Algeria parliament elects opposition figure as chairman after protesters demand change

Newly elected speaker of Algeria's parliament, Slimane Chenine, leader of a parliamentary alliance of three small Islamist parties -- Ennhada, Adala and El Bina, deleivers a speech late on July 10, 2019 in Algiers. (AFP)
Updated 11 July 2019

Algeria parliament elects opposition figure as chairman after protesters demand change

  • Several senior officials including former prime ministers Ahmed Ouyhia and Abdelmalek Sellal have been placed in custody for “dissipation of public funds”
  • Protesters are demanding the resignation of interim president Abdelkader Bensalah and Prime Minister Noureddine Bedoui, who are regarded by demonstrators as part of the old guard

ALGIERS: Algerian lawmakers late on Wednesday elected an Islamist opposition figure as chairman of parliament under pressure from mass protests demanding the departure of the ruling elite.
The parliament elected Slimane Chenine of the Movement of National Construction party to replace Moad Bouchareb from the National Liberation Front (FLN), which has ruled Algeria since independence from France in 1962.
Bouchareb resigned a week ago, three months after Abdelaziz Bouteflika quit as president, also pressurized by demonstrators seeking democratic reforms and government personnel changes.
Chenine, 47, is the youngest lawmaker to be elected as head of the National Assembly and his party has only 15 out of a total of 462 seats in parliament, where the FLN and its coalition partners have an overwhelming majority.
“We have a majority in the assembly but the party decided to contribute to the superior interest over the party’s interest,” FLN lawmakers said in a statement after a meeting with the party leader Mohamed Djemai.
“Due to the current situation in our country, we prefer Algeria over our interests,” said FLN lawmaker Abdelhamid Si Afif.
The National Liberation Front has 160 seats and has monopolized the parliament presidency for a long time with the backing of other pro-government political parties.
“We have decided to back Chenine in order to get out of the crisis and go to fair presidential elections as soon as possible,” said lawmaker Fouad Benmerabet from the Democratic National Rally (RND), the main partner of FLN.
Protesters forced Bouteflika to resign on April 2 after two decades in power, and the army is now the main player in Algeria’s politics.
Army chief of staff Lt. Gen. Ahmed Gaed Salah has repeatedly vowed to meet protesters’ demands including helping the judiciary to prosecute officials suspected of involvement in corruption.
Several senior officials including former prime ministers Ahmed Ouyhia and Abdelmalek Sellal have been placed in custody for “dissipation of public funds.”
Protesters are demanding the resignation of interim president Abdelkader Bensalah and Prime Minister Noureddine Bedoui, who are regarded by demonstrators as part of the old guard.
The government has postponed a presidential election previously planned for July 4, citing a lack of candidates. No new date has been set for the vote.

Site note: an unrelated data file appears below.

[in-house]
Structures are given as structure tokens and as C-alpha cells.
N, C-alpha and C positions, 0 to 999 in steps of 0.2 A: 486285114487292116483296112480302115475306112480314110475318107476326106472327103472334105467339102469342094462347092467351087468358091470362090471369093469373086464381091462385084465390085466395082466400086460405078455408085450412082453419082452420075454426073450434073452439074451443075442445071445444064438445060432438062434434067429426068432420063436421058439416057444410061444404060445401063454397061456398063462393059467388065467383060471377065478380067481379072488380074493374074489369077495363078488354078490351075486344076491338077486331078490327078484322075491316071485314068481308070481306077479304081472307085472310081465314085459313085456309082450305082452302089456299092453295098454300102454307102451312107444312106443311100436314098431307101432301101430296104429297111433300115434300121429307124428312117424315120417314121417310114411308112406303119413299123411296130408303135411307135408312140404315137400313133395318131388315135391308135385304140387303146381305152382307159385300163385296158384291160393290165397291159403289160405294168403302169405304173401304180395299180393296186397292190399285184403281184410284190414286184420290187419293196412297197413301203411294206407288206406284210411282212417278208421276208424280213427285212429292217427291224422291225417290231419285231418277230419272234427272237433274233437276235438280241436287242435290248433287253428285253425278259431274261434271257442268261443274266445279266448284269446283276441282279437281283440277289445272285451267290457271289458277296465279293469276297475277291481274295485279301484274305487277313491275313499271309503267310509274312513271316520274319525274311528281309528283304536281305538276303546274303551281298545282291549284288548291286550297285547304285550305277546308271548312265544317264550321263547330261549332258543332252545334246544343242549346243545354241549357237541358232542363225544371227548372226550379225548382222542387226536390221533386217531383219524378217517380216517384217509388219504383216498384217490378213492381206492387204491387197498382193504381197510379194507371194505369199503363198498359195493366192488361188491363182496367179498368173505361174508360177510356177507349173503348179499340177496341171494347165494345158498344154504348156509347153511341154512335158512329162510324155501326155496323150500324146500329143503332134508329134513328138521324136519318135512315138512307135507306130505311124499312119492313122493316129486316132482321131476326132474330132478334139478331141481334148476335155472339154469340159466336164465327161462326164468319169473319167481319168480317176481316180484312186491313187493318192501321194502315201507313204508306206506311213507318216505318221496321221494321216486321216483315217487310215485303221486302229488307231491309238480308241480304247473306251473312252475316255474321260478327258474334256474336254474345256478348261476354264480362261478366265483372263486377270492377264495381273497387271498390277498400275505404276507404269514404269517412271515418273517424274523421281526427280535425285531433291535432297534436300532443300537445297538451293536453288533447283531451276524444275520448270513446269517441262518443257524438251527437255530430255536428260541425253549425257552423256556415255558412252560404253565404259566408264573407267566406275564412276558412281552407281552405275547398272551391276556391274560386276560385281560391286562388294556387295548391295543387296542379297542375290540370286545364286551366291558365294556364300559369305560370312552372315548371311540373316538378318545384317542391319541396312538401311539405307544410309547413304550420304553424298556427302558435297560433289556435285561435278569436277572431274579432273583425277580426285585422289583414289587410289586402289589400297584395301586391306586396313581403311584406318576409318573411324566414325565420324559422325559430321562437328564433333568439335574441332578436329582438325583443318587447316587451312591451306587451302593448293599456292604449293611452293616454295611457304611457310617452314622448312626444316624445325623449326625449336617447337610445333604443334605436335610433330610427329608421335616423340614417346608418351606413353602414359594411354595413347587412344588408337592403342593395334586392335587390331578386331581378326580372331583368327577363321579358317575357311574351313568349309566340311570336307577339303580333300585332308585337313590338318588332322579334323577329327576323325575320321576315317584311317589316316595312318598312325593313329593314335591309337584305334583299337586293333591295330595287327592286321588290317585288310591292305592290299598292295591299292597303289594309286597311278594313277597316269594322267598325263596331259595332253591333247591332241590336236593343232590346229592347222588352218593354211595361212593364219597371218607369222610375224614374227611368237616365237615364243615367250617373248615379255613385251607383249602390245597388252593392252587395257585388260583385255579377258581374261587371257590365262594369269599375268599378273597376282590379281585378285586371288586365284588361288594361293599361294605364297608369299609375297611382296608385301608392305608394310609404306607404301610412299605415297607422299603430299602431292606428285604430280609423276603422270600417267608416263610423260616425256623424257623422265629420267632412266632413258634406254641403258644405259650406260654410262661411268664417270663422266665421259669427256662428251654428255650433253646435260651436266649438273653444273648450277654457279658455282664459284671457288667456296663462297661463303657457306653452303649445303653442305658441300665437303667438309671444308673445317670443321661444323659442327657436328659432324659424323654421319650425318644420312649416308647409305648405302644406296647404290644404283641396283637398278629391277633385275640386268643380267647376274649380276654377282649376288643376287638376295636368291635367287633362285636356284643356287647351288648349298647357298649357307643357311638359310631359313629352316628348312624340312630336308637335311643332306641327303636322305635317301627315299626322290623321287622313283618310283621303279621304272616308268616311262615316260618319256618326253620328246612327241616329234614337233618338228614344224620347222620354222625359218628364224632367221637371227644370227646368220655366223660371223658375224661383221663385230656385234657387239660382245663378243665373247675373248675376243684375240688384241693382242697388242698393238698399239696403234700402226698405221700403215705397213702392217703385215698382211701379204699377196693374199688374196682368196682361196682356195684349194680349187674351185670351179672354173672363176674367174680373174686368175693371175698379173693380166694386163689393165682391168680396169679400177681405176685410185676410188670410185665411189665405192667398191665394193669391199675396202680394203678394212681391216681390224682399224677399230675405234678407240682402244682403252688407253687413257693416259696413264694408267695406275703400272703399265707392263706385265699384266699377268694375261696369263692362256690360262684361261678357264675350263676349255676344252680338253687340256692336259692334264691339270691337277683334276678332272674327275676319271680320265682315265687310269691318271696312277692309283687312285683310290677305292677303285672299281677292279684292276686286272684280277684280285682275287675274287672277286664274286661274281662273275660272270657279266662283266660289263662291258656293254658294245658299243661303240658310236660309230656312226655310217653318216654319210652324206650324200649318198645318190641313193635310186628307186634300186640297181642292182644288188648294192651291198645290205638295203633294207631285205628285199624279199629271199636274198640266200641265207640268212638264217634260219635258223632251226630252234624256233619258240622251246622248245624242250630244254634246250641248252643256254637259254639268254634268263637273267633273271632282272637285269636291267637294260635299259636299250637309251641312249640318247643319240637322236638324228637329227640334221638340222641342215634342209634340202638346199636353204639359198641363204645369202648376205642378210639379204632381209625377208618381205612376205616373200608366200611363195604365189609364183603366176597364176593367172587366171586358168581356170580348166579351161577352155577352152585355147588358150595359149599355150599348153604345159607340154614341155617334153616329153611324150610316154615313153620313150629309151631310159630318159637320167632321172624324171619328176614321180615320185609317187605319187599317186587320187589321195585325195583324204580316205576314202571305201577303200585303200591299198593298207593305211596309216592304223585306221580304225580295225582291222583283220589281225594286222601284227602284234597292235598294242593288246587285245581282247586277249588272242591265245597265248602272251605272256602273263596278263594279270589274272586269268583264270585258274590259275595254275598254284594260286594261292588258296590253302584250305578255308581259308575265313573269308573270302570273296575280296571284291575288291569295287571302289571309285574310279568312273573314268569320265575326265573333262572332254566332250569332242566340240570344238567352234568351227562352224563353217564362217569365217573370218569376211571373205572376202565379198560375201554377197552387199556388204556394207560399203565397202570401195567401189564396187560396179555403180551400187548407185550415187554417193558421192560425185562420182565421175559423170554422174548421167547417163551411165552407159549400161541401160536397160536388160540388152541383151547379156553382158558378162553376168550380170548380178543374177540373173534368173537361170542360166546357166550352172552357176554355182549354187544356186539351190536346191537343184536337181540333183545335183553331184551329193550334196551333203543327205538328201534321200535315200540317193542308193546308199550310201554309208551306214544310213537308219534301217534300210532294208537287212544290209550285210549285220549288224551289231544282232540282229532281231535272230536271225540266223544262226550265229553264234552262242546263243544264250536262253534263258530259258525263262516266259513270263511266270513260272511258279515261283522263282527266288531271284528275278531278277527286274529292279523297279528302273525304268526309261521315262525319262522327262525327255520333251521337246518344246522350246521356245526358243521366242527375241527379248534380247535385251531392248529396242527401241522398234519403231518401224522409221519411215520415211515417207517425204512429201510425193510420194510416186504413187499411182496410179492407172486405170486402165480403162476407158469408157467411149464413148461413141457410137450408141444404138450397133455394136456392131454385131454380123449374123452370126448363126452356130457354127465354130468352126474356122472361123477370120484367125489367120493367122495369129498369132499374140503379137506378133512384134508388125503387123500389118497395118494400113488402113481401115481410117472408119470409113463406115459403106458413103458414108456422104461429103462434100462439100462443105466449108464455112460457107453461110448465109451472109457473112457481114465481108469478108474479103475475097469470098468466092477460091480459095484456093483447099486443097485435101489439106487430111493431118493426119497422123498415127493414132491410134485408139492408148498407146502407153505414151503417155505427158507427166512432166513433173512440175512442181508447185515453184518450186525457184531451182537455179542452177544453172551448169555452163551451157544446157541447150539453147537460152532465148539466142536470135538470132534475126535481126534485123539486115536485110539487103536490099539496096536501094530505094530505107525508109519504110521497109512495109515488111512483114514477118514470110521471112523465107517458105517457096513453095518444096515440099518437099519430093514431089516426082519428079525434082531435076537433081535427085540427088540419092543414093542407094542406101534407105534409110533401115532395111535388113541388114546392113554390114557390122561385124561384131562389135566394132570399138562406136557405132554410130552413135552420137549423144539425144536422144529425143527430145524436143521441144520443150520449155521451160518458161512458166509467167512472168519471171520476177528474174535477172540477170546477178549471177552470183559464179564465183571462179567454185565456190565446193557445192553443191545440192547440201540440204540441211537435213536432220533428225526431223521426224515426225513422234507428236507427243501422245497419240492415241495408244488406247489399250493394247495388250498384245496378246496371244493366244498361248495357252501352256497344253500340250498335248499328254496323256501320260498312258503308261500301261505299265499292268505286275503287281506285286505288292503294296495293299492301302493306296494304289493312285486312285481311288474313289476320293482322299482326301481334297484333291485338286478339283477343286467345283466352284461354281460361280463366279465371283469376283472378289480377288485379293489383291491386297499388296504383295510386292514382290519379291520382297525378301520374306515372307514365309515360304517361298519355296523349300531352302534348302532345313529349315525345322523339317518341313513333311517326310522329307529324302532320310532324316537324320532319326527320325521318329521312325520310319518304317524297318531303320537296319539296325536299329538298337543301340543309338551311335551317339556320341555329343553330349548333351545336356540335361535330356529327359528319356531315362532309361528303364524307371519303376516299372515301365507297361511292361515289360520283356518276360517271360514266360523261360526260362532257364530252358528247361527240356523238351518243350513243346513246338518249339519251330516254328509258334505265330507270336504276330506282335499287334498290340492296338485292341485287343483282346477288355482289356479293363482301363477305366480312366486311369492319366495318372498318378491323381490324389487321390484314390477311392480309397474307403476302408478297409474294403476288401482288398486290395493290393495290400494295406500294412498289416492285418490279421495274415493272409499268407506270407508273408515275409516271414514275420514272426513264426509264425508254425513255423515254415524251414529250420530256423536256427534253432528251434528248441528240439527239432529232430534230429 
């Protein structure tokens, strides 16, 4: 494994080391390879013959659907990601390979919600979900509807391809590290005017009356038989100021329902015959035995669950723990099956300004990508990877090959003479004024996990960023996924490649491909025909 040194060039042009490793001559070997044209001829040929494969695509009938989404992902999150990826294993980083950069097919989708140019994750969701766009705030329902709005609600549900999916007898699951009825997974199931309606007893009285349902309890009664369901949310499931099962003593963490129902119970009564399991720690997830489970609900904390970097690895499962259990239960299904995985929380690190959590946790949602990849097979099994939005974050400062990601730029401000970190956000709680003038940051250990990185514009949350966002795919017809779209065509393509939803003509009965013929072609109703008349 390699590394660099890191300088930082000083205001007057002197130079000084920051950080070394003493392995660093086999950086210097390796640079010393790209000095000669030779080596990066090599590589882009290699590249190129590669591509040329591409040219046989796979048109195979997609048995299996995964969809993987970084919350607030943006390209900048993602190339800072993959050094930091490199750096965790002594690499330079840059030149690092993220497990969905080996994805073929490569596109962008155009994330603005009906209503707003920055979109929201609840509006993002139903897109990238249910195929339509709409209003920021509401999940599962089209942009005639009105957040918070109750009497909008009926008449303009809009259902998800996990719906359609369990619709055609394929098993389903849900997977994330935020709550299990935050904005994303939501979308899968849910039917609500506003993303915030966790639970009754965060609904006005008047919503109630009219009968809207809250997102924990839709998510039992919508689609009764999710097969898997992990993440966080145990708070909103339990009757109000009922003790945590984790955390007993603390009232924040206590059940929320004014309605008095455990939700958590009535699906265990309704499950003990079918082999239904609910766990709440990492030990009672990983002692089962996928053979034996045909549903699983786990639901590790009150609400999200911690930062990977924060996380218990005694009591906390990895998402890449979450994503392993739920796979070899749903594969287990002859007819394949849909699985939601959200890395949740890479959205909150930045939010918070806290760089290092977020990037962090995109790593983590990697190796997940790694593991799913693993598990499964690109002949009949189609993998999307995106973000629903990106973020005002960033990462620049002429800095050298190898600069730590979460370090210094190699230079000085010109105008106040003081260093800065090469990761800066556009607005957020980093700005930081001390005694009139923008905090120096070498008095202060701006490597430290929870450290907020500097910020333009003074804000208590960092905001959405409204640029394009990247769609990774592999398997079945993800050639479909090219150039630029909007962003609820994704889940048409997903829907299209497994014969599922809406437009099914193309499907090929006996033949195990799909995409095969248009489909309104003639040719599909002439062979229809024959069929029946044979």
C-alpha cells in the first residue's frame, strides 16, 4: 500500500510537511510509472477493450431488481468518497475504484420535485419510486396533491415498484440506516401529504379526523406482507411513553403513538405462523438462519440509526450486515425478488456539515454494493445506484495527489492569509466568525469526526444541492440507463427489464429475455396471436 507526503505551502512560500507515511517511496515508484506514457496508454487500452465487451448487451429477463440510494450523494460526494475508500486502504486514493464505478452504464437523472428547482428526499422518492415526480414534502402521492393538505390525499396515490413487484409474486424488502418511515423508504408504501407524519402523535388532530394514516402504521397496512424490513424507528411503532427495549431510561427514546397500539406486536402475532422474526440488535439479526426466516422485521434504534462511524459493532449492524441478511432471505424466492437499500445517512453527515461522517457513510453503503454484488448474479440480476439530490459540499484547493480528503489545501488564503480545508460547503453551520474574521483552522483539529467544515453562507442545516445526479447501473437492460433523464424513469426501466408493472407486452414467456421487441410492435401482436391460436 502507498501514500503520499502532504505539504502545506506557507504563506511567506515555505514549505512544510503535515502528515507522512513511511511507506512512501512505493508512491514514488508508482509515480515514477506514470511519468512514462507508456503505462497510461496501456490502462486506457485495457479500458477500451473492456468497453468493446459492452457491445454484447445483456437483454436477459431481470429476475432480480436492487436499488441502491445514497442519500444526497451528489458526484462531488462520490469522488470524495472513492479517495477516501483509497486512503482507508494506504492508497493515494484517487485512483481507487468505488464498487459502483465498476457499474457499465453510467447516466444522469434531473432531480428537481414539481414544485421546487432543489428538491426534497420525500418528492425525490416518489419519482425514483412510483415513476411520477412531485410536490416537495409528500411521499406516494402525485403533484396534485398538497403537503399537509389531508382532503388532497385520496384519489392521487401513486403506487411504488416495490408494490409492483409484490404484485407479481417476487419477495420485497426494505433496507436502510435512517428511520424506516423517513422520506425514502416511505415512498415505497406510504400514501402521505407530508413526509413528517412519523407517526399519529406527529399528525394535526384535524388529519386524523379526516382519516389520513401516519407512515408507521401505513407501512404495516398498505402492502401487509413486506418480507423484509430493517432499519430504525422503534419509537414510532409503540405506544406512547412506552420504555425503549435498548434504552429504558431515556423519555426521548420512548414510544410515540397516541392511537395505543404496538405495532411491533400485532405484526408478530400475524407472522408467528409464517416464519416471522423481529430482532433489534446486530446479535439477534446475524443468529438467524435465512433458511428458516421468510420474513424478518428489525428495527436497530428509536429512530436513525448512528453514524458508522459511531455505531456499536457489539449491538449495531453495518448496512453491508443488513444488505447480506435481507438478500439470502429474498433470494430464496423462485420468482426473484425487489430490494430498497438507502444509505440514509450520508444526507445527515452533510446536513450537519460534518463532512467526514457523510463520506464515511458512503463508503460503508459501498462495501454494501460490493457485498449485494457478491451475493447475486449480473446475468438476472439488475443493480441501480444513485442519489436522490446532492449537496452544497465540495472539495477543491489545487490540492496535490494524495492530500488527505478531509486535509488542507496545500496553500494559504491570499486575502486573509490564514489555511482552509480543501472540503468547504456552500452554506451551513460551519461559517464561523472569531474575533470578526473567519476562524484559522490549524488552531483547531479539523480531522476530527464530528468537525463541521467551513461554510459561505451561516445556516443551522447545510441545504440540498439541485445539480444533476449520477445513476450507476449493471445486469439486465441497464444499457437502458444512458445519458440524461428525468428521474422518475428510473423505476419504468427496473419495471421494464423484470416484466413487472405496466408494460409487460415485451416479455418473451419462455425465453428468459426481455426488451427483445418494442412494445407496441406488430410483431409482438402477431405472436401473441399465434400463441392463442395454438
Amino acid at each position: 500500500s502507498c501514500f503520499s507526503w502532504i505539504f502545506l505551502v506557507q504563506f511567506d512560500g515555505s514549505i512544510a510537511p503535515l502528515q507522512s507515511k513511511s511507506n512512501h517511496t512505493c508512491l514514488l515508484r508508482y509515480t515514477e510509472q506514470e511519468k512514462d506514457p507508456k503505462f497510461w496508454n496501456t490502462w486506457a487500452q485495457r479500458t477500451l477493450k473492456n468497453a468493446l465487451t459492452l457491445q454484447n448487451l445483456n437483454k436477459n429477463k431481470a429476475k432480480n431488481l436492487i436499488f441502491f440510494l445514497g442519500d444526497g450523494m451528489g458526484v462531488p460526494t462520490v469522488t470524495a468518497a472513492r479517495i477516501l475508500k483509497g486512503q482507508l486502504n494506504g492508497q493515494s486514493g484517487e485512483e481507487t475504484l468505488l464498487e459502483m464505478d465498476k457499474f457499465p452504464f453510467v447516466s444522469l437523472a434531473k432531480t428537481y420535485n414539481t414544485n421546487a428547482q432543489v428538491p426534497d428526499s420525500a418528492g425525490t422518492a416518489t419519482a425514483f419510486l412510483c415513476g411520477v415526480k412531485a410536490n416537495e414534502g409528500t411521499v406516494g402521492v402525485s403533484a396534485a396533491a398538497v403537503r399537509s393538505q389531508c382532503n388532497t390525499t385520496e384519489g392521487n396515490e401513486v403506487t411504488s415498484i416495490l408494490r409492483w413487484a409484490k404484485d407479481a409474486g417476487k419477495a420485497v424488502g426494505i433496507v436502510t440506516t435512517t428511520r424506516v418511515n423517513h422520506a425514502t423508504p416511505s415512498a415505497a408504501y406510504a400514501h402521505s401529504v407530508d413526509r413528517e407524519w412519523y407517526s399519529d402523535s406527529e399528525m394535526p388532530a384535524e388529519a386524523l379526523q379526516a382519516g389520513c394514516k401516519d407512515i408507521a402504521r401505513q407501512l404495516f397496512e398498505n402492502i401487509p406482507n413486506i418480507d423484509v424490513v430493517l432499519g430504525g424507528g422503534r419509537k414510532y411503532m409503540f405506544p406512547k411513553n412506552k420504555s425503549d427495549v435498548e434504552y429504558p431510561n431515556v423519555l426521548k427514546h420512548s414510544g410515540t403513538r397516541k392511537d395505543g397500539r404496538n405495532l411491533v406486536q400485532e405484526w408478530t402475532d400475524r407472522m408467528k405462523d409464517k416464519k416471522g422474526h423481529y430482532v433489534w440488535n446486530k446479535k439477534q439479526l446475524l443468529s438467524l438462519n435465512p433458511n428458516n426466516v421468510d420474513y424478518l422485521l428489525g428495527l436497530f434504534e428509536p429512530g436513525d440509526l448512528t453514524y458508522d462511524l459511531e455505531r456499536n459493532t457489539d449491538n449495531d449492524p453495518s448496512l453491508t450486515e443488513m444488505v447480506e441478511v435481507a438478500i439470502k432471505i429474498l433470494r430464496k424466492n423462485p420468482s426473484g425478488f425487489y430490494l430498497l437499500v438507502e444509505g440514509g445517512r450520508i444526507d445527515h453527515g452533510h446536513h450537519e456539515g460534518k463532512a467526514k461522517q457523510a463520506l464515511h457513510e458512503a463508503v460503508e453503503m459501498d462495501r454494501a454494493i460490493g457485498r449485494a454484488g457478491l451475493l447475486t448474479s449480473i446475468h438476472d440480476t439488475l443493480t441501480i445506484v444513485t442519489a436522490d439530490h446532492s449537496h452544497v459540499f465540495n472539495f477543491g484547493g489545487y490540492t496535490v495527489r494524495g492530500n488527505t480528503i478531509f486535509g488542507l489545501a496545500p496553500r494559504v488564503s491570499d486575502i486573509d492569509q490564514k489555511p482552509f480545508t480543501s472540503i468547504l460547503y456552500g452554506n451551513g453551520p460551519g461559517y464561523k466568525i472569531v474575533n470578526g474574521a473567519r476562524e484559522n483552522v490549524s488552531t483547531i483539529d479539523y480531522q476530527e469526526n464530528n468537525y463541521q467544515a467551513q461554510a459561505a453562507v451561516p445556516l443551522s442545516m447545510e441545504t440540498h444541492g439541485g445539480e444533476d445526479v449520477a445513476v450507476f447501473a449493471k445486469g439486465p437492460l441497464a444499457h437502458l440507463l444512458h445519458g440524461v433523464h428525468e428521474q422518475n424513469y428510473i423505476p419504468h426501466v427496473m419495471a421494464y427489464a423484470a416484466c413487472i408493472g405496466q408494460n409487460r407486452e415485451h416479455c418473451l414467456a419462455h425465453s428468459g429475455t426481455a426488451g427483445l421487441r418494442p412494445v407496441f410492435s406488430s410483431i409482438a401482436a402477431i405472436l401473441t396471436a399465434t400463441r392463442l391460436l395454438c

South Sudan says will host peace talks between Sudan and rebels

Updated 13 October 2019

South Sudan says will host peace talks between Sudan and rebels

  • Hamdok will meet rebel leaders from the Sudanese states of Darfur, South Kordofan and Blue Nile

JUBA: Sudanese Prime Minister Abdallah Hamdok will attend peace talks in the South Sudan capital Monday with rebel leaders from several Sudanese states, said official sources in Juba.
“Tomorrow’s meeting is to mark the launching of Sudan’s peace talks,” Ateny Wek Ateny, spokesman for South Sudan’s President Salva Kiir, told AFP Sunday.
Hamdok, who was only appointed in August in a deal between the army and the opposition, will meet rebel leaders from the Sudanese states of Darfur, South Kordofan and Blue Nile.
Kiir, who just a few weeks ago signed his own peace deal with rebel leader Riek Machar, offered to mediate between Sudan and the rebels back in November 2018.
This new set of talks follow a first round in September when both sides agreed on a road map for the negotiations.
This week’s meeting is intended to tackle the main issues, said Ateny.
Also attending will be Ethiopia’s Prime Minister Abiy Ahmed, who last week won the Nobel Peace Prize, Ugandan President Yoweri Museveni and Kenyan President Uhuru Kenyatta.
Their presence, said Ateny, was to give the talks more weight.
A senior Sudanese delegation arrived in Juba on Sunday.
The Sudanese delegation will meet Abdulaziz Al-Hilu, leader of the Sudan People’s Liberation Movement-North (SPLM-N), which is active in Bule Nile and South Kordofan states. Al-Hilu will lead the rebel delegation.
This new peace initiative comes after the fall of longtime Sudanese autocrat Omar Al-Bashir, who was toppled from power by the Sudanese military in April.
Prime Minister Hamdok has been tasked with leading Sudan back to civilian rule, but he has said he also wants to end the conflicts with the rebels.
Over the years, the rebels’ conflict with Khartoum have killed hundreds of thousands of people and forced millions to flee their homes.